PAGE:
Your Industry  

Alternatives to topping up the state pension

This article is part of
Guide to topping up state pension

The state pension top-up is far from the only way for people to increase their income in retirement.

Private pensions, deferring the state pension, voluntary national contributions under the established Class 3 system and extending your working life, are all alternatives to the current state pension-top offer.

Class 3 system

Article continues after advert

Instead of going down the Class 3A route (which technically tops up the additional state second pension) it may be possible and more beneficial for some people to pay voluntary national insurance contributions under the already established Class 3 system, says Malcolm McLean, senior consultant at Barnett Waddingham.

This would enable those who have a deficient contribution record, and therefore an entitlement to only a reduced rate pension, to plug gaps in their qualifying years and thus increase their main basic state pension up to the full rate.

Whether your clients are eligible to pay into this and how much it will cost them to do so, depends where the gaps are and when they occurred.

Mr McLean says the general rule is you can only fill a gap which is up to six-years-old.

So now, in 2015 to 2016, you can fill gaps back to and including the tax year 2009 to 2010. The cost of those contributions depends on how old the client is.

For 2009 to 2010 to 2012 to 2013 they will cost £733.20 for each year to fill, says Mr McLean.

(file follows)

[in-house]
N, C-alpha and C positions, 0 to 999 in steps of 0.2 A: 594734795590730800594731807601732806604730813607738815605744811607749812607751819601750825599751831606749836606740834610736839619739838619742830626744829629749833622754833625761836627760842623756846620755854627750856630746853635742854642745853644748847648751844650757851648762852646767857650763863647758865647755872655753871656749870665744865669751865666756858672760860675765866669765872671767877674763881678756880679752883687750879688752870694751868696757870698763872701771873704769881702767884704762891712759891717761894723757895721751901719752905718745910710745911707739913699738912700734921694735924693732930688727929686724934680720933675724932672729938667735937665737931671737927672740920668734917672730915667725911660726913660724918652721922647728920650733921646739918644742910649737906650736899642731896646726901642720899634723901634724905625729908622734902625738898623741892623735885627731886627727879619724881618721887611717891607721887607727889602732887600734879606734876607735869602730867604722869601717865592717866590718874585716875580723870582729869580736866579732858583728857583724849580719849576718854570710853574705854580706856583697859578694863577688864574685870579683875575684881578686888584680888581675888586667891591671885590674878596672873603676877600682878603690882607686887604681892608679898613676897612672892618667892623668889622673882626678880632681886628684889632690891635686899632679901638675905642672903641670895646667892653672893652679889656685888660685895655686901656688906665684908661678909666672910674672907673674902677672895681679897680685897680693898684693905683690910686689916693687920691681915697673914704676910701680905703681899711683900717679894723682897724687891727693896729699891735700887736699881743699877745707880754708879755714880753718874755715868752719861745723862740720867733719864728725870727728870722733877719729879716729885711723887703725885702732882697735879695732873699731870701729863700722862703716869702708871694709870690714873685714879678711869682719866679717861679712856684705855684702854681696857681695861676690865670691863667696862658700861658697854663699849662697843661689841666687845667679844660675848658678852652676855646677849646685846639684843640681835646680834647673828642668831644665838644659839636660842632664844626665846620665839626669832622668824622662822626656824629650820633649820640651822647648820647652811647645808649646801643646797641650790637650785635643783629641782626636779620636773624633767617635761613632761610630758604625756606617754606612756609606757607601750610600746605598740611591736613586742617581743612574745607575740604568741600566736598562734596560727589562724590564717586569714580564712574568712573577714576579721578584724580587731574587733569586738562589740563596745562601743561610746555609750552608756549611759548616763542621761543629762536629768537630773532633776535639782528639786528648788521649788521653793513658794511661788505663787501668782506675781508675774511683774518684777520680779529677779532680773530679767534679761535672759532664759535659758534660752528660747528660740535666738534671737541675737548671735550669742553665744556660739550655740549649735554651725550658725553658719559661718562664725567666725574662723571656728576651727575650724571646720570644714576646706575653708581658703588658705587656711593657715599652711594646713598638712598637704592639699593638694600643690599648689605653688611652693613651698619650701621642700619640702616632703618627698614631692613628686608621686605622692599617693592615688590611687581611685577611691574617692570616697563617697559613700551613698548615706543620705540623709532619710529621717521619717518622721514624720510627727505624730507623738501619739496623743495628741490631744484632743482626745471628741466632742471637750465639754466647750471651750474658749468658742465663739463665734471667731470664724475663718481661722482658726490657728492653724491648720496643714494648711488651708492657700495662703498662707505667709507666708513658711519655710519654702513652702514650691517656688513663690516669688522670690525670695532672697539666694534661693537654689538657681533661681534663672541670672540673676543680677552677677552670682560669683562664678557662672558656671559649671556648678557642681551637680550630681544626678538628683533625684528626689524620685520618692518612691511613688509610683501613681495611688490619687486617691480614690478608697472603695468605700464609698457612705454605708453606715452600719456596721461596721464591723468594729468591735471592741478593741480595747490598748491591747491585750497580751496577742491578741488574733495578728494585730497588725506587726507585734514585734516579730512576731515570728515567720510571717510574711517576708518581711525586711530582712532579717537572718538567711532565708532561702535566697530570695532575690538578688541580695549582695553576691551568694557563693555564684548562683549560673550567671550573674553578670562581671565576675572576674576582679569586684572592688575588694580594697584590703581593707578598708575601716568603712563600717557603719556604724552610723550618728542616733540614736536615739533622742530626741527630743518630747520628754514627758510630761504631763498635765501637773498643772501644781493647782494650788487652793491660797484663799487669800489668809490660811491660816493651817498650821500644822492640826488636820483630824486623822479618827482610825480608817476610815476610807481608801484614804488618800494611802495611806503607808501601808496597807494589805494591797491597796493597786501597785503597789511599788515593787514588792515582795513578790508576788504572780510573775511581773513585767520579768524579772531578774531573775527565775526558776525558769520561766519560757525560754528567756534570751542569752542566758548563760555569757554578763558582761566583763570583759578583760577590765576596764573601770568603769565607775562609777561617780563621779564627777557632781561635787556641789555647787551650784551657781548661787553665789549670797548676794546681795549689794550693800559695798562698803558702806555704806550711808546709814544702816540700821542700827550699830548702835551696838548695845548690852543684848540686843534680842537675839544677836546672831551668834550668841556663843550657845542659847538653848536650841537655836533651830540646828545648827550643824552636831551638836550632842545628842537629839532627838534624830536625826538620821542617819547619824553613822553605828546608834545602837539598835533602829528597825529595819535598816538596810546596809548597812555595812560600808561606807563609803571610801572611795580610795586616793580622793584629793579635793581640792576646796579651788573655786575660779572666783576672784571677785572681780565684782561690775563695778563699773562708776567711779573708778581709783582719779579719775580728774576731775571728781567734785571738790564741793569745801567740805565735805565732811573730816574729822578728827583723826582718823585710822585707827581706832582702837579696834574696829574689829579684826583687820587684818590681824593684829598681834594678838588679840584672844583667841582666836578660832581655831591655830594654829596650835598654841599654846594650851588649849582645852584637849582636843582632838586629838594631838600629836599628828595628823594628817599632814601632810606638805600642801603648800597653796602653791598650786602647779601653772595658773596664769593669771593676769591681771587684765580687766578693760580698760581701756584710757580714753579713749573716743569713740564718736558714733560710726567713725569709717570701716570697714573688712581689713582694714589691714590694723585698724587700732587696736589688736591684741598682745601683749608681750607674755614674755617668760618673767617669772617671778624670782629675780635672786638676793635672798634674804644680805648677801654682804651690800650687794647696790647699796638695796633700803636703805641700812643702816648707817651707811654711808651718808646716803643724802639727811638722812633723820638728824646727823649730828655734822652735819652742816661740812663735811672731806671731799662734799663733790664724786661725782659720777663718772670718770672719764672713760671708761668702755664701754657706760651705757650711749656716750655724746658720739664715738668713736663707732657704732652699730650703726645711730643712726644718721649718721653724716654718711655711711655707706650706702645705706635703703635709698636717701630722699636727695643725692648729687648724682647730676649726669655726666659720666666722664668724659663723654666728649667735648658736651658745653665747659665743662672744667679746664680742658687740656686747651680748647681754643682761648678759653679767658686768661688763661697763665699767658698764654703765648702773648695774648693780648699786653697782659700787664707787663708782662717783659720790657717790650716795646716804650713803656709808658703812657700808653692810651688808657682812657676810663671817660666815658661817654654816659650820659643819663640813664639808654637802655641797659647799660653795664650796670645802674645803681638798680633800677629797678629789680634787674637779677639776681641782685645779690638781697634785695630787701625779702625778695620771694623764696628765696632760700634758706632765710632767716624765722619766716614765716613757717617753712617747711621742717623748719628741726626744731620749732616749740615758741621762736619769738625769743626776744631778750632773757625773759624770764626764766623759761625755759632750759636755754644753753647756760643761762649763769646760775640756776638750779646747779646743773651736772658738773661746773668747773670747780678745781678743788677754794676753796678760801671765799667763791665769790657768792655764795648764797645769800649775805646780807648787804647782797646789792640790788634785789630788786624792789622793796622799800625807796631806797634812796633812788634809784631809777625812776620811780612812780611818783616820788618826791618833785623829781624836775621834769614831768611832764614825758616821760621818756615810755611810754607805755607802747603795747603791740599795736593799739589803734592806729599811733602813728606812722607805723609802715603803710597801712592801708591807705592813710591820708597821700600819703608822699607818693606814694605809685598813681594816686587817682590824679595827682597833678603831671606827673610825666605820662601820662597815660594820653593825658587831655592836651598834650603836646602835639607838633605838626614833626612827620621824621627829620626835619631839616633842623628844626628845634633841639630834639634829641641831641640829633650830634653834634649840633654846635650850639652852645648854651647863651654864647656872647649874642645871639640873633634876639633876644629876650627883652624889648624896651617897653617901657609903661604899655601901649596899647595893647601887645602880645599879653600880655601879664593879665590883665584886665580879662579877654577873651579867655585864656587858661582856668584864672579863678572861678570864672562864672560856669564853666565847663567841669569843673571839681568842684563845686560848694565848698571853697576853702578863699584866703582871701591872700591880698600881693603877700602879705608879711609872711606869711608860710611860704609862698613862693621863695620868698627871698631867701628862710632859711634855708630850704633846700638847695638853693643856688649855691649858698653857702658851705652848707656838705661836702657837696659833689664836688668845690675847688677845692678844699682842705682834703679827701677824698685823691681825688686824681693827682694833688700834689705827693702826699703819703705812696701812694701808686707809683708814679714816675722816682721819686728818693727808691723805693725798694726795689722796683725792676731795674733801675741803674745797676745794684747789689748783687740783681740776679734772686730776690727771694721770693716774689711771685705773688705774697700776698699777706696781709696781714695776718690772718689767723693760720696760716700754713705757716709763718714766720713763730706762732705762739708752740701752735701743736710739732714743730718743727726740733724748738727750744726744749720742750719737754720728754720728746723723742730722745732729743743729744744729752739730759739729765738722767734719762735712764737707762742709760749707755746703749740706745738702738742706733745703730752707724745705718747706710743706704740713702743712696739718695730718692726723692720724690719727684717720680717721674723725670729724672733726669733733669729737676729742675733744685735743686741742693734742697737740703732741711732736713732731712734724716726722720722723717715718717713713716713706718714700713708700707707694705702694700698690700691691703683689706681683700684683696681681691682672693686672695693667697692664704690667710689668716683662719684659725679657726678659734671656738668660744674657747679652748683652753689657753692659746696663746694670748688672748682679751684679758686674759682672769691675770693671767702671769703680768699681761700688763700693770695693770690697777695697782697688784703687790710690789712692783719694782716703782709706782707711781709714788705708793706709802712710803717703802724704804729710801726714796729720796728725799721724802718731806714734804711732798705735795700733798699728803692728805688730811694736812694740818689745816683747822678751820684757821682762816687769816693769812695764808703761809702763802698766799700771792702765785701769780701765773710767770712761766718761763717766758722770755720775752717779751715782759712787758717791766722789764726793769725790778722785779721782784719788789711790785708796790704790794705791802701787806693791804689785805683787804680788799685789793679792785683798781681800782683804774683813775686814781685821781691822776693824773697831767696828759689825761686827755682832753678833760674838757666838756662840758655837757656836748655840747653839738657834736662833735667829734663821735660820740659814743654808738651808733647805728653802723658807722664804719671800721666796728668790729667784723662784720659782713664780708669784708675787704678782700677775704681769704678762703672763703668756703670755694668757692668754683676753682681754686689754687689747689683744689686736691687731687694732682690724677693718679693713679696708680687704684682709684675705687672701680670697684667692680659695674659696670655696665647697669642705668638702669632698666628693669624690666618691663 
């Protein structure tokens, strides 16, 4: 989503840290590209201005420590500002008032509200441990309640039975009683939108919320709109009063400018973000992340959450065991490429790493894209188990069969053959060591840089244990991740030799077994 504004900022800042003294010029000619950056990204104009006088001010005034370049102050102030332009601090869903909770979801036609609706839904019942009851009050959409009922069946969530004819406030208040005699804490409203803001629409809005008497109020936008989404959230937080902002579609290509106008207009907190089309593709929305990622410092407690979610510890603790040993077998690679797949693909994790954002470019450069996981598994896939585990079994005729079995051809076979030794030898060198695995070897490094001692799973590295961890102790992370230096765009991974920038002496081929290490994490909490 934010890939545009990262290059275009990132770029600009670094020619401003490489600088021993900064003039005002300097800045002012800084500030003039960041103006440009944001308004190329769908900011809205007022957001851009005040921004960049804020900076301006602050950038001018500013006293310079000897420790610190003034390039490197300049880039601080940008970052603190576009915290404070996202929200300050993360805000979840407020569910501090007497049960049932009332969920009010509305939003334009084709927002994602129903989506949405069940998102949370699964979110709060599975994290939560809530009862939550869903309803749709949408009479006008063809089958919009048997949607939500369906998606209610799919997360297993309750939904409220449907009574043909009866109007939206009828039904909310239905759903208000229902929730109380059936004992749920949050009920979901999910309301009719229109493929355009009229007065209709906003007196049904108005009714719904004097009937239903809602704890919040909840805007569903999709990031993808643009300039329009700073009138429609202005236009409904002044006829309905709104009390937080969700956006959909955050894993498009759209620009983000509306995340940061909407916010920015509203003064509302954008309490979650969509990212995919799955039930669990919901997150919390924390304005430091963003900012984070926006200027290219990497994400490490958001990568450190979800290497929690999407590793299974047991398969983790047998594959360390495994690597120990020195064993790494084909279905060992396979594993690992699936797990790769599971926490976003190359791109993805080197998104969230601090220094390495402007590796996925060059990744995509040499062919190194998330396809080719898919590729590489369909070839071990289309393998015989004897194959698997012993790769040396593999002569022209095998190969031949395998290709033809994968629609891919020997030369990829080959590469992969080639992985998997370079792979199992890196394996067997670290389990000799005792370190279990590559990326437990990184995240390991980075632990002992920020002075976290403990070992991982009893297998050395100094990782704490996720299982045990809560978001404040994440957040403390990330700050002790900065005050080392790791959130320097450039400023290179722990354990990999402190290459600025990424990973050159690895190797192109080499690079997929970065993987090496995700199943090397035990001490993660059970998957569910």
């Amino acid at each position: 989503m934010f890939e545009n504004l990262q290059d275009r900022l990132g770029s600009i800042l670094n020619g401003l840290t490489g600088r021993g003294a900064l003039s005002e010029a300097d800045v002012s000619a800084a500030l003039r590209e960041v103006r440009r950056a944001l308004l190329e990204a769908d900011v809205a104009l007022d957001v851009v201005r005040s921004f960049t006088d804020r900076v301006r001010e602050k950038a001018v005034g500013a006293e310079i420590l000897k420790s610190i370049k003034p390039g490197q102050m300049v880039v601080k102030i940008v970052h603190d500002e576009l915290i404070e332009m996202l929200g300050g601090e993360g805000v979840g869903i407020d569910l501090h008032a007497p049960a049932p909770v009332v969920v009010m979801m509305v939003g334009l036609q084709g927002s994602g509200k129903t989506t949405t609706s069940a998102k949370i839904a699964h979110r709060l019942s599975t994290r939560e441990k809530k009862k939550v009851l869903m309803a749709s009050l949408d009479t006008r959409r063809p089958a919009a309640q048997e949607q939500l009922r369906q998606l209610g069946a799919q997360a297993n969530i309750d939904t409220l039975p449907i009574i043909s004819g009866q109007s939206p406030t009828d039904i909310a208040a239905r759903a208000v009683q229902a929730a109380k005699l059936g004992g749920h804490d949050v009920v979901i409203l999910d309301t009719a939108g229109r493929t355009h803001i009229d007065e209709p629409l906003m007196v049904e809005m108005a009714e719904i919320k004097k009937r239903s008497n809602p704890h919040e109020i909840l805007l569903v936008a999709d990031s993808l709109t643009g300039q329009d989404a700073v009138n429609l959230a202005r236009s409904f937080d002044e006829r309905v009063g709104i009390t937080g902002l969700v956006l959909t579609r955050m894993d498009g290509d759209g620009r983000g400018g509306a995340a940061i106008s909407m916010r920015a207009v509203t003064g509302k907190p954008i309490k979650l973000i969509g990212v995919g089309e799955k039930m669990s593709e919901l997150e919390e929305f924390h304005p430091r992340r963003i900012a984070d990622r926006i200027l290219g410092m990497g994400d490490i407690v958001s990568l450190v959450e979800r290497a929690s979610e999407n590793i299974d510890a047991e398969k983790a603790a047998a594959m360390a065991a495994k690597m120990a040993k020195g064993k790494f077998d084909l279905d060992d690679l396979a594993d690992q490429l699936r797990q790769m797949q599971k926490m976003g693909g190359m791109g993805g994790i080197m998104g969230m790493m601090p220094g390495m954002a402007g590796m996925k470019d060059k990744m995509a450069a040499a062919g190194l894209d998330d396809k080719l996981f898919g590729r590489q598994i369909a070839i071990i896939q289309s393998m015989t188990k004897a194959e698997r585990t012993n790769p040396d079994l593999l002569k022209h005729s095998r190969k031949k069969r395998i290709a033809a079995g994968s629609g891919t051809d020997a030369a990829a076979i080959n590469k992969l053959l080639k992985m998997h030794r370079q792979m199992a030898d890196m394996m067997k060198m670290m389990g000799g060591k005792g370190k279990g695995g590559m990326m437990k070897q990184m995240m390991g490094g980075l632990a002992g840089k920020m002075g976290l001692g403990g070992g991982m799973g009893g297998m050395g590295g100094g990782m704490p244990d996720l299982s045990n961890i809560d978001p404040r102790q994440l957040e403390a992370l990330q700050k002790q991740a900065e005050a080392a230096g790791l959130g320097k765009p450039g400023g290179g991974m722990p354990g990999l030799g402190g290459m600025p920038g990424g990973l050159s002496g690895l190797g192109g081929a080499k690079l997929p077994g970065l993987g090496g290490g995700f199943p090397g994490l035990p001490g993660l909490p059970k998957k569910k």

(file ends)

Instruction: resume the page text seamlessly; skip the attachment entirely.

Filling 2013 to 2014 will cost £704.60 and 2014 to 2015 will be £722.80, he says, adding that those rates will probably change from 6 April 2016.

Another thing to note is that some people are allowed to fill much older gaps going right back to 1975 to 1976. The people who can do this are men born 6 April 1945 to 5 April 1950 and women born 6 April 1950 to 5 October 1952.

They all reached state pension age between 6 April 2010 and 5 April 2015 and must also have at least 20 years national insurance contributions – paid or credited (though at least one must have been actually paid).

They must pay these extra contributions within six years from the date when they reached state pension age. So it is too late for the oldest in this group and there is not long left for some of the slightly younger ones.

Mr McLean says the cost is £733.20 for each year paid. This group can also pay to fill gaps back to 2009 to 2010, but only for years before they reached state pension age.

“You must bear in mind that it is only worth paying enough contributions to ensure you have 30 years. Paying for extra years after that does not increase your pension further. In exchange for the contributions you will get extra pension of around £200 a year from the date you pay.

“So the payback time for the cost of the contributions is less than four years. The pension you buy is basic state pension and will rise by at least 2.5 per cent a year until April 2020 and after that in line with earnings, unless the law is changed.